"Phosphorus is a key element in cell membranes, in molecules that help release chemical energy, in the making of the long molecules of DNA, and in the calcium phosphate of bones" (Ritter, 2001, pg.68). The phosphorus cycle is different from the carbon and nitrogen cycles as phosphorus cannot be in the gaseous state in the atmosphere (Environmental Impacts of Agriculture, Phosphorus Cycle).
Phosphorus cycles in two ways: a long-term cycle involving the rocks of the Earth's crust, and a short-term cycle involving living organisms.
Living things take in phosphorus from the normal/long rock cycle as phosphorus is found in bedrock in the form of phosphate ions (Ritter, 2001, pg.68). Since phosphates are soluble in water, they can be dissolved out of rock, which then can be absorbed by photosynthetic organisms and be passed into food chains. "Phosphates eroded from rock are also carried by water from the land to rivers, and then to the oceans" (Ritter, 2001, pg.68). Phosphates are absorbed by aquatic plants in the ocean as animals use phosphates to make bones and shells, and they enter food chains. When the organisms die, their remains form deposits on the ocean floor, which become covered with sediment. The deposits gradually become rock, and they get brought up to the surface to continue the cycle which may take millions of years to complete.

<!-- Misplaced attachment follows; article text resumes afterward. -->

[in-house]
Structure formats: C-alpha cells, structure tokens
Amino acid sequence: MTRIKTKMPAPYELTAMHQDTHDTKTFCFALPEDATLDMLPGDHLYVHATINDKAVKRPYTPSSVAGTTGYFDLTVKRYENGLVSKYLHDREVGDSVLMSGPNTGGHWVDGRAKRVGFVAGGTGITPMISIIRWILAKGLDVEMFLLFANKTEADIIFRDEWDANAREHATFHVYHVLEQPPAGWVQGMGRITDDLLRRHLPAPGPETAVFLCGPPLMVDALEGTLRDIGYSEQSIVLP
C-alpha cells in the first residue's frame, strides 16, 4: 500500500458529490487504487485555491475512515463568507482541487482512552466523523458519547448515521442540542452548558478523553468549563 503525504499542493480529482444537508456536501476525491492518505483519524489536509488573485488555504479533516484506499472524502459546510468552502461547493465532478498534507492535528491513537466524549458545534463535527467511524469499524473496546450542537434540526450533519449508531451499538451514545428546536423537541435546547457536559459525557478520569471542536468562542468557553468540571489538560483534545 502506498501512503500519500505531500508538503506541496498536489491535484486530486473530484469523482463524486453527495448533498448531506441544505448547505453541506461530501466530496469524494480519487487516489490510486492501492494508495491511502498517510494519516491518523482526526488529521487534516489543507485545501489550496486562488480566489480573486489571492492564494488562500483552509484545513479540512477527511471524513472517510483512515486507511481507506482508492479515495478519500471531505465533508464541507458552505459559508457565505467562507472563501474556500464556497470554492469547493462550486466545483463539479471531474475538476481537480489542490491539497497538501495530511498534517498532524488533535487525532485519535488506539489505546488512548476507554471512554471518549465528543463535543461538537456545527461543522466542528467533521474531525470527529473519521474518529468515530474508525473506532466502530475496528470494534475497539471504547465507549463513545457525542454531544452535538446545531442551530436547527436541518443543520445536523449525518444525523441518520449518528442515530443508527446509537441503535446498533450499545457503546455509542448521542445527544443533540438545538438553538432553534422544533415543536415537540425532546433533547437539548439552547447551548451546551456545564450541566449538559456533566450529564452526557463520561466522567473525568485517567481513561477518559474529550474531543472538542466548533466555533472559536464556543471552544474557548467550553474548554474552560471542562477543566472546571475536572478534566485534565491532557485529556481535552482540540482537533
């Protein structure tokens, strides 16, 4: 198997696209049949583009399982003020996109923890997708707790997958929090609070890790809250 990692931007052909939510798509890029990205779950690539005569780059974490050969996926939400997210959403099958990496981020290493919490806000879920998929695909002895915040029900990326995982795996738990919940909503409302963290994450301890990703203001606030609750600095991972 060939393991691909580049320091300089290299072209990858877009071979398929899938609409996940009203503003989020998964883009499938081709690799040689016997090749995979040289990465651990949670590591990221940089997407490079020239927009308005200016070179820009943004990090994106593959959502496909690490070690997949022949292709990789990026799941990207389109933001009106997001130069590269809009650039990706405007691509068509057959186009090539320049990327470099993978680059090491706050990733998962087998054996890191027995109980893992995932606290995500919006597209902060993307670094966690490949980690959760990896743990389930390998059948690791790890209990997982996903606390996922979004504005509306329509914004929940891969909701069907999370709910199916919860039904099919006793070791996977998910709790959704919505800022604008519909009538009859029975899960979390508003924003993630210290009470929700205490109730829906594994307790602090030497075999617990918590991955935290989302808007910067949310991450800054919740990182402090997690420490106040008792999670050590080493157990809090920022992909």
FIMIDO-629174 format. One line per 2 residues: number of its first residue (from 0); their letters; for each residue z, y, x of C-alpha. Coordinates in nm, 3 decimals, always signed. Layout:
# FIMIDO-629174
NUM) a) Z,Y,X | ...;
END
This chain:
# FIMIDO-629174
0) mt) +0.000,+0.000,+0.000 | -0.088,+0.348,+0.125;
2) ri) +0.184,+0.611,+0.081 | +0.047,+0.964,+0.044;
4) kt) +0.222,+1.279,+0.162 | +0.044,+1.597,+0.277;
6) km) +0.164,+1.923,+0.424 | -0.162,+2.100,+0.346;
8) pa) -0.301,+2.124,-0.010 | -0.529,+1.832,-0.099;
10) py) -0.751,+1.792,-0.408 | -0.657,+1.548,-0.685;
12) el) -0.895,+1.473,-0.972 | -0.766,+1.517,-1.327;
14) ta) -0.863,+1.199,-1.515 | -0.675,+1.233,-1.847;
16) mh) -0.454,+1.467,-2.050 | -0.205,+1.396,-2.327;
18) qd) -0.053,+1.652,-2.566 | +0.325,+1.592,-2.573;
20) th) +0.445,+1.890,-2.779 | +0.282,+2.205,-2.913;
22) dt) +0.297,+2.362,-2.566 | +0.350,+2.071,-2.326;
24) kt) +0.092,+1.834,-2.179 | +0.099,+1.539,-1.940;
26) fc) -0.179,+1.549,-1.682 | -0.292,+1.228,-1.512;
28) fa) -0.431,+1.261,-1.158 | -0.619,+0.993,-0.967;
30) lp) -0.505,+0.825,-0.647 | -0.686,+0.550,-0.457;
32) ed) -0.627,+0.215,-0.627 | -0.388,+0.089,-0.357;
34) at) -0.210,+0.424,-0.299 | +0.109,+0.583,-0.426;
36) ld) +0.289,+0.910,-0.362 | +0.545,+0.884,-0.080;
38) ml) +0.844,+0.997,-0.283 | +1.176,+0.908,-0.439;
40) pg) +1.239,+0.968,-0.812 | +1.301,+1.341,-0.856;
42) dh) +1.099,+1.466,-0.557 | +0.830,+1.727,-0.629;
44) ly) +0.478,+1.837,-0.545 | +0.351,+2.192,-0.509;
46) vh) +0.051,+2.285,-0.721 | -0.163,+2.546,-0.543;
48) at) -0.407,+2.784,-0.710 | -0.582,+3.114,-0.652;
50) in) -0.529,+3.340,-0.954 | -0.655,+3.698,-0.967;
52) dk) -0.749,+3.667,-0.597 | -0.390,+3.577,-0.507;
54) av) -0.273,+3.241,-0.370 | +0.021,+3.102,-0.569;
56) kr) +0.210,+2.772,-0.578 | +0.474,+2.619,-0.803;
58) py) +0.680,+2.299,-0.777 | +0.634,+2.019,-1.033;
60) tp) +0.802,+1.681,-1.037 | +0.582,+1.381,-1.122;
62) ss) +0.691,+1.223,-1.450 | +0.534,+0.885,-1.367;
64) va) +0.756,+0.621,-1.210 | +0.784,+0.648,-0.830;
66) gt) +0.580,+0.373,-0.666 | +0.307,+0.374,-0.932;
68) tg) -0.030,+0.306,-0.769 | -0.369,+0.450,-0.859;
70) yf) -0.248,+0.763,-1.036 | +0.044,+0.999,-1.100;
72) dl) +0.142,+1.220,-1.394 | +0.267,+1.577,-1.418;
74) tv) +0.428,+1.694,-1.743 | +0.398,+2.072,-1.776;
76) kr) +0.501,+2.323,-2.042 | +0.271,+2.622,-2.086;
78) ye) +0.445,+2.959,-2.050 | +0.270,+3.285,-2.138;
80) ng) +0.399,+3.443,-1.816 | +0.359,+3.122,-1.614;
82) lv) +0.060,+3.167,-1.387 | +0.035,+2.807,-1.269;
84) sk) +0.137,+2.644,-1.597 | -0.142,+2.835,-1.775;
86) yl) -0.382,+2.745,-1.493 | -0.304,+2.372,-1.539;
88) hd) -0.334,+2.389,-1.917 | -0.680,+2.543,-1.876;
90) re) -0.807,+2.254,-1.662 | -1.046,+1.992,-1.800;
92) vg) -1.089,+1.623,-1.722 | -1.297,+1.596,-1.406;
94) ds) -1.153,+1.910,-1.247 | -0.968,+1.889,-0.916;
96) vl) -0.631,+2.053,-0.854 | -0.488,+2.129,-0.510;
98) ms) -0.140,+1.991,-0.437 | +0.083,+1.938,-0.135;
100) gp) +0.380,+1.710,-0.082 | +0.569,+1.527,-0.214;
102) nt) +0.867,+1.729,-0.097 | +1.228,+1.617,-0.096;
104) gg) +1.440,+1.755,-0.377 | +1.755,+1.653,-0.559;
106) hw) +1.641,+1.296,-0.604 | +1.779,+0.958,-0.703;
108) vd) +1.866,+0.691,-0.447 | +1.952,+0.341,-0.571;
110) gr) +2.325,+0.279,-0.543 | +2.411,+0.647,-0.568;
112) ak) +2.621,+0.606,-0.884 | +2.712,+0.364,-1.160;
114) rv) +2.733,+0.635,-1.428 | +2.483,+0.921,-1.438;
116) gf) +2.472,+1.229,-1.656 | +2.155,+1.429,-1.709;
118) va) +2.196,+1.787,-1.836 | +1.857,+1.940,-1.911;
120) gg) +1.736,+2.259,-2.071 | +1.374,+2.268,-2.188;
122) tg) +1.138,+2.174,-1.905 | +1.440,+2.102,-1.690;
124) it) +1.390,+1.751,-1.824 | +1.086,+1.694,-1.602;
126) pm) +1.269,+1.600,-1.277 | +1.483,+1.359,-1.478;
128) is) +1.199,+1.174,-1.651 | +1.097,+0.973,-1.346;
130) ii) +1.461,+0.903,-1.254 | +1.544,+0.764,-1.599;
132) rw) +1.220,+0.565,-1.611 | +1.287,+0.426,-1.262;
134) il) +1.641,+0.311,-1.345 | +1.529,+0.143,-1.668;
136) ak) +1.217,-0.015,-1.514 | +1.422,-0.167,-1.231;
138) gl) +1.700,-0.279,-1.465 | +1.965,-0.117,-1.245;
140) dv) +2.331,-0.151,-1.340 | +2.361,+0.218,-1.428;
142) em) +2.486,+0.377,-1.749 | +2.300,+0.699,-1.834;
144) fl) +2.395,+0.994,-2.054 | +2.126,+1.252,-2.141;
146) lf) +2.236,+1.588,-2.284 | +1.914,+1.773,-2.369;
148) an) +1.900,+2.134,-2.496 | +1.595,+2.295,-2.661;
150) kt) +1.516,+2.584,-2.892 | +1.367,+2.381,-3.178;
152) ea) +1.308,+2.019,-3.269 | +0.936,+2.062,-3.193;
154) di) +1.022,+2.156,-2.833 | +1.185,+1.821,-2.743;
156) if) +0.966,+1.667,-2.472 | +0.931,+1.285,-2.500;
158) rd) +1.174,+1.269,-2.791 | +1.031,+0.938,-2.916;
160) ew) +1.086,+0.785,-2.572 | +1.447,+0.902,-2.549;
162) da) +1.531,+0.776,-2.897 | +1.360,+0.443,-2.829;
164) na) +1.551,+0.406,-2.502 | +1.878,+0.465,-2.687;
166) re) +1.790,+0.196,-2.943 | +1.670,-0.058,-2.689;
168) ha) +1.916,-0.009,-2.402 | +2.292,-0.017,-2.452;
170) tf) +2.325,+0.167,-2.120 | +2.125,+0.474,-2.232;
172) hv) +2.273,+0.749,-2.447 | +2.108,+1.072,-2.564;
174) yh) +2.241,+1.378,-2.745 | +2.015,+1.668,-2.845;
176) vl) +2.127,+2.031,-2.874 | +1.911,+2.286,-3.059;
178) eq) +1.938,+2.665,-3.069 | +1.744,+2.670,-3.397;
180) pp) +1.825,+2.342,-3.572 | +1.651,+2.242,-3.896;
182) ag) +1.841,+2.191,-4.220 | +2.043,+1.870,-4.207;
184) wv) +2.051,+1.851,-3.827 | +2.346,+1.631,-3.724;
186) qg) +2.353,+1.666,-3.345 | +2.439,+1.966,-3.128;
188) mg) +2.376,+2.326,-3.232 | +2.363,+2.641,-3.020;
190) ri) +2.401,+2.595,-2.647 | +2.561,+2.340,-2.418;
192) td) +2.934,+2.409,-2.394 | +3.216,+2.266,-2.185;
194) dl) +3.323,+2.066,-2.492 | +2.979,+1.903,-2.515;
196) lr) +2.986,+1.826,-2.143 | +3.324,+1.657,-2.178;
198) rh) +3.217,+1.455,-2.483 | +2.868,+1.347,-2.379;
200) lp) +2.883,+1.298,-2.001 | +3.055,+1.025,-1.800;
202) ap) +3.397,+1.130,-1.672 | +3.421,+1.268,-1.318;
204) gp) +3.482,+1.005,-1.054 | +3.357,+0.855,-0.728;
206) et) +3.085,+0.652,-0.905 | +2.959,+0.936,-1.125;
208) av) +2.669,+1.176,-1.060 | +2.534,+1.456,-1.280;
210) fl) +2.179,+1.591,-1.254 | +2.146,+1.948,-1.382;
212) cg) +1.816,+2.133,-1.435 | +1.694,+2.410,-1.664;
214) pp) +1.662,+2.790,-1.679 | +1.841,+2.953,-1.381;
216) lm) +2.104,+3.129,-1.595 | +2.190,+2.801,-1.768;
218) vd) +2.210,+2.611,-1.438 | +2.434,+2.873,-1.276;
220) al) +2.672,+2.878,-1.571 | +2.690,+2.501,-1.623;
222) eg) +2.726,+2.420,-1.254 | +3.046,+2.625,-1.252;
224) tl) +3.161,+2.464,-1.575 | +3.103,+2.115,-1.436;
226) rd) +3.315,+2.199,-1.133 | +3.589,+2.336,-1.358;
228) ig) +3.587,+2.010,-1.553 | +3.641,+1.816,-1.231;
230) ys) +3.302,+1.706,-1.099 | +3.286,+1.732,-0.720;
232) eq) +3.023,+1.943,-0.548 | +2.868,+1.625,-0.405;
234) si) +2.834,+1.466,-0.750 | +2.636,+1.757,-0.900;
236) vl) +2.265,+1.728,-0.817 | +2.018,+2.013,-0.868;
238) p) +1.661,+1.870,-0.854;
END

The short cycle consists of wastes from living things being recycled by decomposers, which break down wastes and dead tissues and release the phosphates (Ritter, 2001, pg.68).